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24:34 Theory and Practice of Digital Libraries (TPDL) English 2016

How to turn an abstract into a video abstract

Since publishers launched their own video channels on the internet, there is a growing demand toward short science videos explaining a given research. Studies have shown that such short videos aka video abstracts, have a positive feedback on the citation of the research paper they are associated with. To produce a video abstract, scientists often assign professional filmmakers. Other authors however choose the cost effective and quick way and produce the video by themselves. To encourage authors to choose the latter option, we combined the writing and editing skills of actively publishing authors and documentary filmmakers and created a special training. We found that in two countries - Germany, Hungary - scientists and university students learn to produce short science videos for the internet in a considerably short period of time, given that proper supervision is provided. These findings can contribute to a further increase in the numbers of citable scientific video abstracts.
  • Published: 2016
  • Publisher: Theory and Practice of Digital Libraries (TPDL)
  • Language: English
16:40 Theory and Practice of Digital Libraries (TPDL) English 2016

Video Abstracts and Video Supplements to Scientific Articles

Besides data sets, model code, and other underlying material, authors may also produce scientific videos relating to their articles. Outlets such as YouTube do not seem to be appropriate locations to host such scientific video supplements or video abstracts due to a lack of reliable long-term preservation and licensing. Therefore, Copernicus Publications and the TIB|AV-Portal of the National Library of Science and Technology (TIB) partnered to provide authors who publish in Copernicus’ open-access journals with the opportunity to host their videos in the TIB|AV-Portal and link them to their articles and vice versa via DOIs. This paper presents first experiences and examples from this collaboration.
  • Published: 2016
  • Publisher: Theory and Practice of Digital Libraries (TPDL)
  • Language: English
25:33 Theory and Practice of Digital Libraries (TPDL) English 2016

Videos in Public Libraries

Providing access to video can be challenging, especially when it comes to film. To clear the rights, to get hands on the material, to manage the licenses, different language versions and age ratings - all this needs to be solved before a film is shown to any kind of public. More often than not, public institutions do neither have the expertise, the personnel, the money or the experience to answer to this challenge. The solution suggested by AVA – Audio Visual Access is collaboration. Film festivals, public libraries and a technology company with a focus on Video on Demand work together to provide festival films to public libraries and cultural institutions across Europe. The festivals select the films, curate programs, clear the rights and provide the video files and the institutions provide the space, visibility and the audience. The technology company is providing the services and solutions: In AVA we are creating a platform that allows all the different partners to work together on rights management, access for the audience, cloud transcoding, VoD, authentication services etc. etc. Another aspect is worth mentioning: Money. Collaboration projects like AVA are proving very successful with funding institutions. AVA is being financed under the Audience Development call by the MEDIA program of the European Union. Another project run by the reelport GmbH on Virtual Reality with a similar consortium has been awarded funding by the H2020 program of the European Union, too. In the light of this success of AVA we strongly encourage partnerships between everybody dealing with digital video, science and other public institutions, content providers and tech – companies alike.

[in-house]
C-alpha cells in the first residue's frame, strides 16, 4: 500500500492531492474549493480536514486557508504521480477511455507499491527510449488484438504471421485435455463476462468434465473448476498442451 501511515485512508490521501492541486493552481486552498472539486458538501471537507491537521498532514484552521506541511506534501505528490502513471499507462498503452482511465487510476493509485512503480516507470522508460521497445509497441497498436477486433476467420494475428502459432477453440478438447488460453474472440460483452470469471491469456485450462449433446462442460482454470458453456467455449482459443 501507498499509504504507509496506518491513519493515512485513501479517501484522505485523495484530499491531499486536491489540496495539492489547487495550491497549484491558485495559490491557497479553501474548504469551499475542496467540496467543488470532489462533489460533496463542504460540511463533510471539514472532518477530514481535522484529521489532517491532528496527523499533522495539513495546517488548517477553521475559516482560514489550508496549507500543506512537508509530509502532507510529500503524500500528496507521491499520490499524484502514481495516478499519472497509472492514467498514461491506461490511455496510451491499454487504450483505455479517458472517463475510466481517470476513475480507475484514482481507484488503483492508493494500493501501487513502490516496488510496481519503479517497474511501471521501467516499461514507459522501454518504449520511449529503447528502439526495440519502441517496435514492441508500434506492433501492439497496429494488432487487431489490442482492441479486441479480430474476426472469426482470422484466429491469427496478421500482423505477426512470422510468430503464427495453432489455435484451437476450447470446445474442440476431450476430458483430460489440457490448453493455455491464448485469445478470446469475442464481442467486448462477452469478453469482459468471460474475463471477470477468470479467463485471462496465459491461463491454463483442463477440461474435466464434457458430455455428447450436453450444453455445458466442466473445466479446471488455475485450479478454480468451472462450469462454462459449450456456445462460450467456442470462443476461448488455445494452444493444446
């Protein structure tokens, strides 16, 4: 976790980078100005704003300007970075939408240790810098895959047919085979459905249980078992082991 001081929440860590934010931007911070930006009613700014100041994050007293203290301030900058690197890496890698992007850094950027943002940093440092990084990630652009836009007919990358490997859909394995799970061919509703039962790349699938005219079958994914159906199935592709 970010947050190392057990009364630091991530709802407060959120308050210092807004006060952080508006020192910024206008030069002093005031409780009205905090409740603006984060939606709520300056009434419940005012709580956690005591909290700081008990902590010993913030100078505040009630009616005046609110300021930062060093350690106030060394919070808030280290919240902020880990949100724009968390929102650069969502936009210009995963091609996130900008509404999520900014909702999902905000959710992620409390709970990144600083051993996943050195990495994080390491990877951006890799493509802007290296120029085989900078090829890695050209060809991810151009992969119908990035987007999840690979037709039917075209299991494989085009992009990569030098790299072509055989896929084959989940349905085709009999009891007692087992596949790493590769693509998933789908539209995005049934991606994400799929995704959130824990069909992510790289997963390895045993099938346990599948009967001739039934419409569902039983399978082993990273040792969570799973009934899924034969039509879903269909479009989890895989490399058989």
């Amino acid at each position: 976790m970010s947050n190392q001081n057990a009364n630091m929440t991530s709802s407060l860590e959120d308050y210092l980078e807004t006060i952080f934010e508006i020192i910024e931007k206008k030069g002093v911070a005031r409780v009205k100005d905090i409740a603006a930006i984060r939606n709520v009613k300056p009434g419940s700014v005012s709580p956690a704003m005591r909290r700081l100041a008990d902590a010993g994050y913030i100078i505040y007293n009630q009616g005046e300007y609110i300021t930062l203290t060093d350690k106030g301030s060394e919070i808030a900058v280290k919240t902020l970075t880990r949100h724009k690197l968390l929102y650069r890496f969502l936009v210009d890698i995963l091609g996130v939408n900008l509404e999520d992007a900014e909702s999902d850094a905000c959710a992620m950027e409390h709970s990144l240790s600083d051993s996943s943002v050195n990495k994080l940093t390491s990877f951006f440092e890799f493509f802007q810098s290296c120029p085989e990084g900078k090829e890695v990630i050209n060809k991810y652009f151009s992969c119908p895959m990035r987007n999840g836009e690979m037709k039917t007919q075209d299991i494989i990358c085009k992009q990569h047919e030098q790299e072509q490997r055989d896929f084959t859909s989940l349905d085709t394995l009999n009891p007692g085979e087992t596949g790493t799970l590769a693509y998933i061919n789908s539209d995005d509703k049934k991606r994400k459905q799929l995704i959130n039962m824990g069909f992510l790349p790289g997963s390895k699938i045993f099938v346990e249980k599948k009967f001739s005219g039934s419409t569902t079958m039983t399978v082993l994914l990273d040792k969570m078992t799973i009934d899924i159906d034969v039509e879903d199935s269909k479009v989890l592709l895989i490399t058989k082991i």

• Published: 2016
  • Publisher: Theory and Practice of Digital Libraries (TPDL)
  • Language: English
26:07 Theory and Practice of Digital Libraries (TPDL) English 2016

Enrichment of Requirements Specifications with Videos

Requirements for a software product are mainly shared through a textual specification. One key ability in successful software organizations is a good requirements communication based on understandable information. Developers can only implement a useful and satisfying software product if they obtain and understand requirements properly. One challenge of writing requirements is to describe complex and interactive contents in an understandable manner. Videos offer a large potential to achieve such an easy-to-understand representation. Attached videos can enhance the reader’s understanding by using them as supplementary material for specifications. Despite their large potential, videos are not an established part of requirements specifications: The effort to produce videos is high, the corresponding motivation is low and the use of videos is cumbersome due to missing links between requirements and videos. We propose guidelines to support the identification of content which is appropriate to be supplemented by videos. We develope a starting set of guidelines that consider the different information types of a requirements specification with their presentation modes and characteristics. This paper presents an overview of our findings about improving the content-related linking between requirements and videos. We discuss the perspectives, advantages and obstacles for enhancing the comprehensibility of textual requirements conveyed by videos.
  • Published: 2016
  • Publisher: Theory and Practice of Digital Libraries (TPDL)
  • Language: English
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